I’ve taken out a total of $81,000 in student loans to pay for my education: $23,000 for my bachelor’s degree and $58,000 for my master’s. By the time everything is paid off in the next year, I’ll have spent closer to $100,000 when factoring in eight years’ worth of interest.
It’s been a long journey and one that I’m excited to finish. People often ask me if I regret taking on so much debt to go to school and I don’t really have a good, simple answer. In some ways, yes I do regret it. In other ways, I don’t.
But there are a few things I wish I knew before taking on so much student debt. Specifically, my graduate school debt, which set me over the edge of a “manageable” debt load and into another stratosphere.
If you are thinking about taking on more debt to go to graduate school, consider these five things I wish I knew.
1. The Impact of PLUS Loan Interest Rates
I was fully aware of how much additional debt I was taking on to attend my dream school, NYU. But I didn’t quite understand the impact of my PLUS loan interest rates.
My undergraduate loans were locked in at a low rate of 2.3%. My graduate loans? They ranged from 6.8% to 7.9%.
It wasn’t until I graduated and started making payments on my student loans that I realized just how much I was paying in just interest. I did the math, and at its highest point, I was paying $11 per day in interest — over $300 per month.
I hadn’t really calculated how much interest I would pay over time in comparison to how much money I would actually make. After graduating, I struggled for a couple of years and didn’t make much more than $10 to $15 per hour in the nonprofit and arts sectors.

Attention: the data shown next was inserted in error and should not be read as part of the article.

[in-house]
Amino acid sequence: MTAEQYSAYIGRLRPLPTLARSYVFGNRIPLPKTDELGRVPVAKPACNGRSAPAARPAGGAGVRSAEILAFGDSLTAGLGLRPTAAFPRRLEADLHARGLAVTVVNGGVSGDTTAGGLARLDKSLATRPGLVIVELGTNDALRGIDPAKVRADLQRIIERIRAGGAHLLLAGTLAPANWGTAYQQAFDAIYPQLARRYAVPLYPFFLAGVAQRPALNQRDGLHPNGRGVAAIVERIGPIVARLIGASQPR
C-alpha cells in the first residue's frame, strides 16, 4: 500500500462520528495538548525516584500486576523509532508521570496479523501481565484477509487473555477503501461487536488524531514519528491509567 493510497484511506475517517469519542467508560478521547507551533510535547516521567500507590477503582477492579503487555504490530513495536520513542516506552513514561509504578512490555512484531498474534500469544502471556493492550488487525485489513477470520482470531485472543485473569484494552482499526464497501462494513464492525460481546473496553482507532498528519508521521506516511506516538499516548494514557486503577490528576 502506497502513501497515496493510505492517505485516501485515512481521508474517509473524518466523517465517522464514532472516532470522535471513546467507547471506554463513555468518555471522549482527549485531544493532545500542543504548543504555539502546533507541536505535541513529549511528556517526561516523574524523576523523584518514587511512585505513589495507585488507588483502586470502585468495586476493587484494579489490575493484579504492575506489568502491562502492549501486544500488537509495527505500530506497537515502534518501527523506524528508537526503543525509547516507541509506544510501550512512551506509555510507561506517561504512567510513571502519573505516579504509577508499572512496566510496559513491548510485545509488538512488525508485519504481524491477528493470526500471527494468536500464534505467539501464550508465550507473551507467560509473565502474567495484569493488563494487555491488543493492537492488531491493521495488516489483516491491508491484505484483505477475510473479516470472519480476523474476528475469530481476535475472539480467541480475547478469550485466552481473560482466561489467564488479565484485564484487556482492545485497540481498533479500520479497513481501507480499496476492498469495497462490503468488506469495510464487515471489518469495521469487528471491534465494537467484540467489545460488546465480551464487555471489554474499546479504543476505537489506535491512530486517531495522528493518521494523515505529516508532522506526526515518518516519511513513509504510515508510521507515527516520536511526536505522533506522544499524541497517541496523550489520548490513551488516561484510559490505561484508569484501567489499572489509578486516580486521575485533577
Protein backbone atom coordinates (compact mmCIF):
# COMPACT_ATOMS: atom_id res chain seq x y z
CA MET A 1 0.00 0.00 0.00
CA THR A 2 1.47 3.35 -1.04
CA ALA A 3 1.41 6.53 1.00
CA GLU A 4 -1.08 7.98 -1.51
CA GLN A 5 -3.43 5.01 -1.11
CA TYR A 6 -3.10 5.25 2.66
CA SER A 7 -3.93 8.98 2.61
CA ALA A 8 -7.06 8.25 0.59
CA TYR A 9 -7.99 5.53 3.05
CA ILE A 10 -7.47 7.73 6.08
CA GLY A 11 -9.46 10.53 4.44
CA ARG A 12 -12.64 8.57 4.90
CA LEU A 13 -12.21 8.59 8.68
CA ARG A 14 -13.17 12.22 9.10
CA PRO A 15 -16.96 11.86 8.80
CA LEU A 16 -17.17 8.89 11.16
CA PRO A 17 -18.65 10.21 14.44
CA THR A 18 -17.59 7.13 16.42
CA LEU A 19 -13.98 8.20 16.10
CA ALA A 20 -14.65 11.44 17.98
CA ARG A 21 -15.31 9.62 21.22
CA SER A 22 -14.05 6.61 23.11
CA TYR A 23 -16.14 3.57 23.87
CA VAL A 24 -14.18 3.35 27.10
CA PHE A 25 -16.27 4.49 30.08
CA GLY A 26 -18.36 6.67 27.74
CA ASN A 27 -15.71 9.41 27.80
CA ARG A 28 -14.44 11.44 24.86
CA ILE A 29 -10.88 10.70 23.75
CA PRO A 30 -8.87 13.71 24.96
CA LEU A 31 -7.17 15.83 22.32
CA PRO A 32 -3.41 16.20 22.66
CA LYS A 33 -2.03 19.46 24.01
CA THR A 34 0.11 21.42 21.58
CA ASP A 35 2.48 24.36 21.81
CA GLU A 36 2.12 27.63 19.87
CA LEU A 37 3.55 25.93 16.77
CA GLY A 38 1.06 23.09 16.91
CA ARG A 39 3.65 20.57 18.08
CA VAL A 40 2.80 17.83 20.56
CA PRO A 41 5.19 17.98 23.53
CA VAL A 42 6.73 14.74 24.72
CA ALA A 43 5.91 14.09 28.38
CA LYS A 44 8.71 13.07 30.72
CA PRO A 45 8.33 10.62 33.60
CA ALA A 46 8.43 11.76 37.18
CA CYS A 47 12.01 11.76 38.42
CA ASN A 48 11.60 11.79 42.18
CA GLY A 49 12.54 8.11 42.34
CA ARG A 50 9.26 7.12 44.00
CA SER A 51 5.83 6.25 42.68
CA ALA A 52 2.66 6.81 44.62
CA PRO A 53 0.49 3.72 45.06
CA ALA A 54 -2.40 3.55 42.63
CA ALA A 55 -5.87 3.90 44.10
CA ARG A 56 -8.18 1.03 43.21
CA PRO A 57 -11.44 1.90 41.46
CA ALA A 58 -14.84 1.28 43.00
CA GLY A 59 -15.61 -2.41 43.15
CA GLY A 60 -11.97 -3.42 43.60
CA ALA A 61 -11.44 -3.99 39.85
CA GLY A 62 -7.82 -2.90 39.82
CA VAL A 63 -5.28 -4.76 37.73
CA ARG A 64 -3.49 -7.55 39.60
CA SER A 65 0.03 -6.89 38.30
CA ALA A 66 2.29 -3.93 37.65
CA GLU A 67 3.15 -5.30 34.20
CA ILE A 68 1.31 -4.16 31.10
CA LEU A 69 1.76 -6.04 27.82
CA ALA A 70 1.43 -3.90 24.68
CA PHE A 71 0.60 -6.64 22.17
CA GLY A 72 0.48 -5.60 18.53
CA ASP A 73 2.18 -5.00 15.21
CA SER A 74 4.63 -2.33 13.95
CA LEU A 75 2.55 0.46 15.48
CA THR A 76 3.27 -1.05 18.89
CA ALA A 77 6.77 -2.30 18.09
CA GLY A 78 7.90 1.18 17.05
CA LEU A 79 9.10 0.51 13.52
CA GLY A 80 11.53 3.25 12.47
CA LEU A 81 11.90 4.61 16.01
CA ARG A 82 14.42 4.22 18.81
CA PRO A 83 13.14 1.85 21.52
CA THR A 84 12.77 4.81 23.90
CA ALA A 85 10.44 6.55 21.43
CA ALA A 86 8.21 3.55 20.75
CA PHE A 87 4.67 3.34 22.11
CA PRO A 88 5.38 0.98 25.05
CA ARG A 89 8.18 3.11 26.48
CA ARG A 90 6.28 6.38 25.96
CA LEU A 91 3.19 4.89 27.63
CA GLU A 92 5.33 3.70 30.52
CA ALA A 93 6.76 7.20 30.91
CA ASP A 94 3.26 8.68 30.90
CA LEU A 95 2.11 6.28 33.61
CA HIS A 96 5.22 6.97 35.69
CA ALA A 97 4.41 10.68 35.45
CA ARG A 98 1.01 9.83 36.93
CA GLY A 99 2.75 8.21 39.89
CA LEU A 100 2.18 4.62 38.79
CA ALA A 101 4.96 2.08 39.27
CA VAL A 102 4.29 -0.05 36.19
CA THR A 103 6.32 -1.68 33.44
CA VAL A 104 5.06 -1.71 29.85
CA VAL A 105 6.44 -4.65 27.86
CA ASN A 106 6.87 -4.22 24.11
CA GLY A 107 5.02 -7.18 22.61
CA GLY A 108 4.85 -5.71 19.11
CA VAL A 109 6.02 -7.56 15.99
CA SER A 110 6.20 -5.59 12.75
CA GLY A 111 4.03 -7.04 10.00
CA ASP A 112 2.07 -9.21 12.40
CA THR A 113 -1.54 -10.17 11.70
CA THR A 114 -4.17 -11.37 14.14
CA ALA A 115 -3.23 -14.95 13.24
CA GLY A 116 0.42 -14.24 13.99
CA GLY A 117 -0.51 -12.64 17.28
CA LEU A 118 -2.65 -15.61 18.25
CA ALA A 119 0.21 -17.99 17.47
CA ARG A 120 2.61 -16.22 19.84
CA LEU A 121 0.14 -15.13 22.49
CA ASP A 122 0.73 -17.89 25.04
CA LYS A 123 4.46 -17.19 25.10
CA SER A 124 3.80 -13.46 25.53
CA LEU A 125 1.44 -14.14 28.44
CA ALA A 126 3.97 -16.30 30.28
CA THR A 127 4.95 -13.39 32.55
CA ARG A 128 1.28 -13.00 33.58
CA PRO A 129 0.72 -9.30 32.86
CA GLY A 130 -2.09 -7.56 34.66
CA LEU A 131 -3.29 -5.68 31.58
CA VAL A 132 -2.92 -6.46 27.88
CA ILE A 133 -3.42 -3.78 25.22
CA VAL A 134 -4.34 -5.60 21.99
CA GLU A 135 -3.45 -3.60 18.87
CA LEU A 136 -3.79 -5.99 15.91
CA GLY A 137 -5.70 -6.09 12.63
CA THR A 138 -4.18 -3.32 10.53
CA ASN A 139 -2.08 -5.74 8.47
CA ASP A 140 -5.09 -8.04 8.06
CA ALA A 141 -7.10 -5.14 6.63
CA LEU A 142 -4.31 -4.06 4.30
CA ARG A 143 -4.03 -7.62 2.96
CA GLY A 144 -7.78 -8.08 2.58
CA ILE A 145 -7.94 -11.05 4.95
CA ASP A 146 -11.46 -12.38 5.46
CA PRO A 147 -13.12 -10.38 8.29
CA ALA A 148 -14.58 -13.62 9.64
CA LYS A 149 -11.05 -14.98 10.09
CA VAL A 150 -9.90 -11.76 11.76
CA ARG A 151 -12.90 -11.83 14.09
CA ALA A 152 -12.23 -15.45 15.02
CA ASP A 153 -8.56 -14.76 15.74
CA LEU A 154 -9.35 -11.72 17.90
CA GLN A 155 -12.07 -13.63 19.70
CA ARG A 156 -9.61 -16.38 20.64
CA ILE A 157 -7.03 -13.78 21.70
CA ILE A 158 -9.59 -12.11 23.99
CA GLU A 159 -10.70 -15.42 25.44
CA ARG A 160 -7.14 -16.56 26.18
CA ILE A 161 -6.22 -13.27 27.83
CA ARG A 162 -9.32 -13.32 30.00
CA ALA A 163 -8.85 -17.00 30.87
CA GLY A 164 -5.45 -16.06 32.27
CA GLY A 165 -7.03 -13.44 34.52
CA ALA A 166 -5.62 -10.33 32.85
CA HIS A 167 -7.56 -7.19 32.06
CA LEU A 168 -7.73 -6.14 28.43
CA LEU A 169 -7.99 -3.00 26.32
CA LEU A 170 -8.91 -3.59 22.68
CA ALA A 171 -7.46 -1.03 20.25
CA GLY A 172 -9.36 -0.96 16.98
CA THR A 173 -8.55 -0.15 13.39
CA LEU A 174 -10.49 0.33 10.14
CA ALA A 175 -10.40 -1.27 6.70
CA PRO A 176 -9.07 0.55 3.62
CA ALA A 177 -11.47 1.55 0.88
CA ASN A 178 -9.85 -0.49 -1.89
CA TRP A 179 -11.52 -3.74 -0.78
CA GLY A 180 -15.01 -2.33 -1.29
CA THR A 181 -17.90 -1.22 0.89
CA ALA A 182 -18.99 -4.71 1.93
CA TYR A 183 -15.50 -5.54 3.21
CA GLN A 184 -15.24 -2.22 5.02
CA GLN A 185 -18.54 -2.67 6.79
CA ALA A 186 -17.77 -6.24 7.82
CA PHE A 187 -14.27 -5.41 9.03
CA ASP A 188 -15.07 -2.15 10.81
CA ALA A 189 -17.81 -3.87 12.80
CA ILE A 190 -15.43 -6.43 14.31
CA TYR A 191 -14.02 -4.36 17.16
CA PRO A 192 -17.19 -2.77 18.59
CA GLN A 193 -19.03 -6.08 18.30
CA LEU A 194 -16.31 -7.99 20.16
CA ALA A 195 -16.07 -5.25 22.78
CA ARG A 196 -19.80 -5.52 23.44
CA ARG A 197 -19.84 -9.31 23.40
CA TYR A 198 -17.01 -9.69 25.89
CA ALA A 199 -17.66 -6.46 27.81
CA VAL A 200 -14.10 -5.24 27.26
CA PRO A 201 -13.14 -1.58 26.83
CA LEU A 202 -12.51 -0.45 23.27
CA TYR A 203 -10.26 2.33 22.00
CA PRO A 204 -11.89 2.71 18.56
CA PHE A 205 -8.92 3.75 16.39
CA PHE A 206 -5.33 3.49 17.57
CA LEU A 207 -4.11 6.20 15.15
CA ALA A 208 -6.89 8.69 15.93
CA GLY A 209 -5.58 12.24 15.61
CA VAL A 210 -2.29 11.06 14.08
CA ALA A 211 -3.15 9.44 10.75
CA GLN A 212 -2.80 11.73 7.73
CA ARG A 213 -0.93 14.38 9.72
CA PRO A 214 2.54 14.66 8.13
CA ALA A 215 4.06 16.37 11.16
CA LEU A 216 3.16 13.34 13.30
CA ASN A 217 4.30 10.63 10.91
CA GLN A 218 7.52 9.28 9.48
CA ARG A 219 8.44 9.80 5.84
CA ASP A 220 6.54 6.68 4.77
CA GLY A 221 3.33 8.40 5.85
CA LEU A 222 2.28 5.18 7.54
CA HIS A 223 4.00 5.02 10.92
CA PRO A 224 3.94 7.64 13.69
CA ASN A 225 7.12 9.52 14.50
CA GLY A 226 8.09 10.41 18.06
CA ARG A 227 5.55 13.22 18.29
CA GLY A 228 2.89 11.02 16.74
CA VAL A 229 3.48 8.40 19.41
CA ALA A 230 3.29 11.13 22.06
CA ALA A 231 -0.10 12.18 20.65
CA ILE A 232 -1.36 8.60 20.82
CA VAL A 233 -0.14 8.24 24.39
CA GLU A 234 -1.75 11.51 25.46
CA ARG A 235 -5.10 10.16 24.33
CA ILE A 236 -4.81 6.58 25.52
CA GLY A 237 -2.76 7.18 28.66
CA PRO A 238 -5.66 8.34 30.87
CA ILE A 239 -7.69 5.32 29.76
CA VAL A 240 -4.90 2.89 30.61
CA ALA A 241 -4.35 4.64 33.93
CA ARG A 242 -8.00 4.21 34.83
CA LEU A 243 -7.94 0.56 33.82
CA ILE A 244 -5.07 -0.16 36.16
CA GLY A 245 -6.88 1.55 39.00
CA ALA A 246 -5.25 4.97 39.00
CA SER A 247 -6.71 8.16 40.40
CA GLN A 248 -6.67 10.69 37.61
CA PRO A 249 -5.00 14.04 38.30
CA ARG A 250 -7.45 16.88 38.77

As a borrower, it’s important to do the math and truly understand how much you will pay in interest over time. It might be more than you thought.
2. Dream Schools Are Just a Dream
It’s not uncommon for people like me, who take on a large amount of debt to go to school, to be met with a certain amount of criticism. I was repeatedly asked why I didn’t go to a cheaper school.
My answer? I wanted to go to my dream school. My dream obviously came at a cost, but I was willing to pay the price. I was stubborn and no one could tell me not to pursue my dream. However, I realized the reality of attending my dream school wasn’t so dreamy after all. I got a lot out of my education at NYU, but it was a lot harder than I imagined.
Our judgement can be clouded by fantasy — we think a certain school can bring us legitimacy, talent, and clout. But in the end, it’s just a school. Consider carefully the cost of your dream school and what price you might pay many years down the road.
3. Geography Is a Major Factor
Moving to New York City to attend graduate school felt like the right decision at the time. I was majoring in an arts-based field and would be in the center of the action.
But a few months after graduation, I moved across the country to be with my partner in Portland, Oregon. I heard it was a creative city, but hadn’t anticipated how difficult it would be to find a job in the arts here.
Geography is an extremely important factor in your career and future earnings. Whether you decide to go to graduate school or not, consider how your location will affect your post-college career prospects.
Are there jobs in your field in the area? If not, will you move and to where? Will your new city have jobs available in your field? What is the average pay? Consider how the answers to these questions might affect your ability to repay your loans.
These are all things I wish I considered more carefully before attending graduate school and then moving away afterward. Though I moved for personal, rather than professional reasons, it had an impact on my professional life in terms of pay and work opportunities I was able to get in my new city.
4. Wage Stagnation
Before attending graduate school, I had only worked in the nonprofit sector and never made more than $38,000 a year. I thought going to graduate school was my gateway to a higher income.